Although much of the discussion in recent days has revolved around the potential availability of Deandre Ayton, the former No. 1 overall pick isn’t the only current member of the Phoenix Suns worth our attention. If the Chicago Bulls play their cards right, trading for a player like Chris Paul could drastically alter this team’s odds of contention next season.
I can’t pretend this is the first time Paul has been brought up in discussion as a potential solution for the Bulls. Ever since his stint with the Houston Rockets ended unsuccessfully, Paul has been repeatedly been linked to Chicago. This is no coincidence, as barring the first half of last season, the Bulls have continually struggled to field a roster with a competent point guard at the helm for nearly a decade.
Aside from the obvious hole he’d fill as a great fit for the Bulls, it’s hard to ignore how pre-existing relationships would make many fans think about how Chris Paul in Chicago would actually look.
One team’s trash could become another team’s treasure if the Chicago Bulls add Chris Paul in a big trade with the Phoenix Suns.
1. The Bulls desperately need a playmaker
It’s no secret the Bulls have had a time distributing the ball since losing Lonzo Ball 35 games into the 2021-22 season, but it’s an issue they’ve failed to overcome ever since. Chicago ranked 20th as a team in assists per game, with DeMar DeRozan leading the roster in assists with just 5.1 per game. There’s nothing wrong with playing a pass-heavy offense where everyone shares the load, but the reality is much of the Bulls’ offense is comprised of standing far away while DeRozan and Zach LaVine handle business.
It should be noted that it’s not entirely necessary for the Bulls to trade for Paul to secure a great playmaker. After all, I projected (way too early) that Mike Conley could emerge as a potential candidate for Chicago’s starting point guard job next year a few months ago. Still, it’s impossible to know if these potential candidates will reciprocate an interest in joining the Bulls, and even if they did, their passing abilities still pale in comparison to the Point God.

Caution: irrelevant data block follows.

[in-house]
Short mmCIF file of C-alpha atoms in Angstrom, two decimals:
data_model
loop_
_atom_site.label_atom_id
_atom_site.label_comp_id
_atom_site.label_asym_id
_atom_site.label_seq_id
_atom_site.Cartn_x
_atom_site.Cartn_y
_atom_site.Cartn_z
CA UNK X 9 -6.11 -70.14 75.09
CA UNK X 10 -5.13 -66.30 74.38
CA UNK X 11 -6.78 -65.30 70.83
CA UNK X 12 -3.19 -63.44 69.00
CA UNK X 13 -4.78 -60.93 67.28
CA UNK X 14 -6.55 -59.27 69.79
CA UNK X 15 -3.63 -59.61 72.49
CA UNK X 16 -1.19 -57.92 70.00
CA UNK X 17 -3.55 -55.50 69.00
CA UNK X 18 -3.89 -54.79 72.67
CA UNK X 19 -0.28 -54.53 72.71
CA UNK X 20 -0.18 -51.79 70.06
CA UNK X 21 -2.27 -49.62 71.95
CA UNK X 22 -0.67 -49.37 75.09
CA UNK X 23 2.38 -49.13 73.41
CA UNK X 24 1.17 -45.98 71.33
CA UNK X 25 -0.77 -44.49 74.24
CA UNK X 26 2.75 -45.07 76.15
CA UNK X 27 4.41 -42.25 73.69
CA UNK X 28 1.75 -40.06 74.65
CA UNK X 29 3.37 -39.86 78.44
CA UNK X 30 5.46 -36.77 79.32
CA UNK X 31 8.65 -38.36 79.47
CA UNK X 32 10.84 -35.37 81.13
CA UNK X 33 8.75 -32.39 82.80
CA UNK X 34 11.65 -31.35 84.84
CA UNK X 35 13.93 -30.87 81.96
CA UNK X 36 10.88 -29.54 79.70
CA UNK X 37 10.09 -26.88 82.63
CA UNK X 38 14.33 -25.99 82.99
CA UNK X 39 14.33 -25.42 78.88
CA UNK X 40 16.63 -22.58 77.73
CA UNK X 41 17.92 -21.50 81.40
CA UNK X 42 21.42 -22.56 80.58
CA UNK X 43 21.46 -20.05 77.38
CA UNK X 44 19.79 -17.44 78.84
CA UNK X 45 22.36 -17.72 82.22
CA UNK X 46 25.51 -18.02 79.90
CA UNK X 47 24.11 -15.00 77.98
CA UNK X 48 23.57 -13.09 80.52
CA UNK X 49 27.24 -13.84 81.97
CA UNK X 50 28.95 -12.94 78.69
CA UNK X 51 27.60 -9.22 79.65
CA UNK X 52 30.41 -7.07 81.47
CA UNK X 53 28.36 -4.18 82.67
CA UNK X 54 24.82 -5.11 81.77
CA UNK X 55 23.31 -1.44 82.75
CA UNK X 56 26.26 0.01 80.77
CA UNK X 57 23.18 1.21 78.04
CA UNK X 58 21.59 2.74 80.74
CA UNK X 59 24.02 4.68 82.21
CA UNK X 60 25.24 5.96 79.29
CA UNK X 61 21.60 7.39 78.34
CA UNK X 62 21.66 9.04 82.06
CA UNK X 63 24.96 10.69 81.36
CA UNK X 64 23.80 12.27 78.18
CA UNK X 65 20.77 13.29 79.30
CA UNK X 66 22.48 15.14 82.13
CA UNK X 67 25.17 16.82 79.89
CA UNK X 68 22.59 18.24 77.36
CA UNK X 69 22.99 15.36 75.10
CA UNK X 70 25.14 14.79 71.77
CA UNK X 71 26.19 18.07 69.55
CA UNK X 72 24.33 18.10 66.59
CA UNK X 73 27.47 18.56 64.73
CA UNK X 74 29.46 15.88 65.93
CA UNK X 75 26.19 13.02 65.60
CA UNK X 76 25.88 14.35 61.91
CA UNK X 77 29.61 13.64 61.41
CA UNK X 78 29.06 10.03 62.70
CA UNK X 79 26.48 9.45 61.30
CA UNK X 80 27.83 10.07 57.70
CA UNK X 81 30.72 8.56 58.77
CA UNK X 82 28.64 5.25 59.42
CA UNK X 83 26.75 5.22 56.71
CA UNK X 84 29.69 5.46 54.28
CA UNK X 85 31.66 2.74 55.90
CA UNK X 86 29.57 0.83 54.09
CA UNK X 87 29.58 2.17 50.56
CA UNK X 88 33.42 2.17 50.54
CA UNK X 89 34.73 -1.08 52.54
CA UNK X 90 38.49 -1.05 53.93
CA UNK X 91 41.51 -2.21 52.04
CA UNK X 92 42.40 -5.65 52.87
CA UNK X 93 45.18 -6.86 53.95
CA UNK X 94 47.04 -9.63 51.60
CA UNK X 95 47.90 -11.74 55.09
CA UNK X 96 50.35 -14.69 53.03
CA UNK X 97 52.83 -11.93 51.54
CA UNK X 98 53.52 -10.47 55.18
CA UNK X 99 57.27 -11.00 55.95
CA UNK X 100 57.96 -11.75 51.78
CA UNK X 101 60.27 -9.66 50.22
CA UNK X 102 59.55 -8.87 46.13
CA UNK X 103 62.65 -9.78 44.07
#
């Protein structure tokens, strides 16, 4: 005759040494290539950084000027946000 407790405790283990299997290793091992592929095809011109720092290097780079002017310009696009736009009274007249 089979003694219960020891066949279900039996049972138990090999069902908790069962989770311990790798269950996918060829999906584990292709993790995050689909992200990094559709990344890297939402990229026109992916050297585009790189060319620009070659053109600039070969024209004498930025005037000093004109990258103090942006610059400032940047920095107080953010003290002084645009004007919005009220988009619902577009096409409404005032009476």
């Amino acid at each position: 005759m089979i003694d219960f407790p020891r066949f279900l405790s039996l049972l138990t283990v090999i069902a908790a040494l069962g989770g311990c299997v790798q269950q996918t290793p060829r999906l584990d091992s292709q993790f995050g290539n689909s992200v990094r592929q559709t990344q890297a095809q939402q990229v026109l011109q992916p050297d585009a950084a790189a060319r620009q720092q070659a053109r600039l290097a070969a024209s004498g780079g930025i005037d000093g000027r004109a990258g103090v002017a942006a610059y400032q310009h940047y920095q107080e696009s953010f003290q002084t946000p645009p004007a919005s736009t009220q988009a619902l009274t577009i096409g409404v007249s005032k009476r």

2. Establishing an inside game
Despite being the most reluctant three-point shooting team in the NBA, the Bulls are also not all that dominant on the inside either. Chicago ranks 19th in points in the paint and 30th in second chance points. This team simply has no post presence.
Adding a player like CP3 who can effectively run the pick and roll, feed his big men great looks in the post, and create easy points in transition would instantly make this team far more competitive. History has shown this to be true, as Paul has repeatedly made mediocre players very rich by inflating their productivity on the court. We even saw this strategy employed to great success by the Kings this year, which leads me to believe the Bulls could enjoy a similarly large single-year leap in improvement by banging down low.
3. Anything is better than nothing
As depressing as it might sound, sometimes the answer is as simple as realizing that having an actual starting-caliber player at the point is better than continuing to shuffle the deck with bench players. Trotting out more or less the same lineup next season is just asking for this team to once again be plagued with the same issues next season.
We’ve seen former Bulls draft picks Lauri Markkanen, Wendell Carter Jr., and Daniel Gafford carry on to have success with other teams, and that’s simply because this team’s offense is flawed at a fundamental level. Chicago can no longer afford to play a pick-up brand of basketball, and adding a true point guard is the only way the Bulls are going to climb out of this hole they’ve been digging for nearly a decade now.
So unless this team trusts Coby White to finally make the leap and grow into the starting point guard slot next season, it’s absolutely essential that they acquire someone who’s up to the job. Regardless of what they decide, it’ll be a risky roll of the dice. For a front office that should be on a shorter leash than ever, I’m not sure this is a gamble they can afford to lose.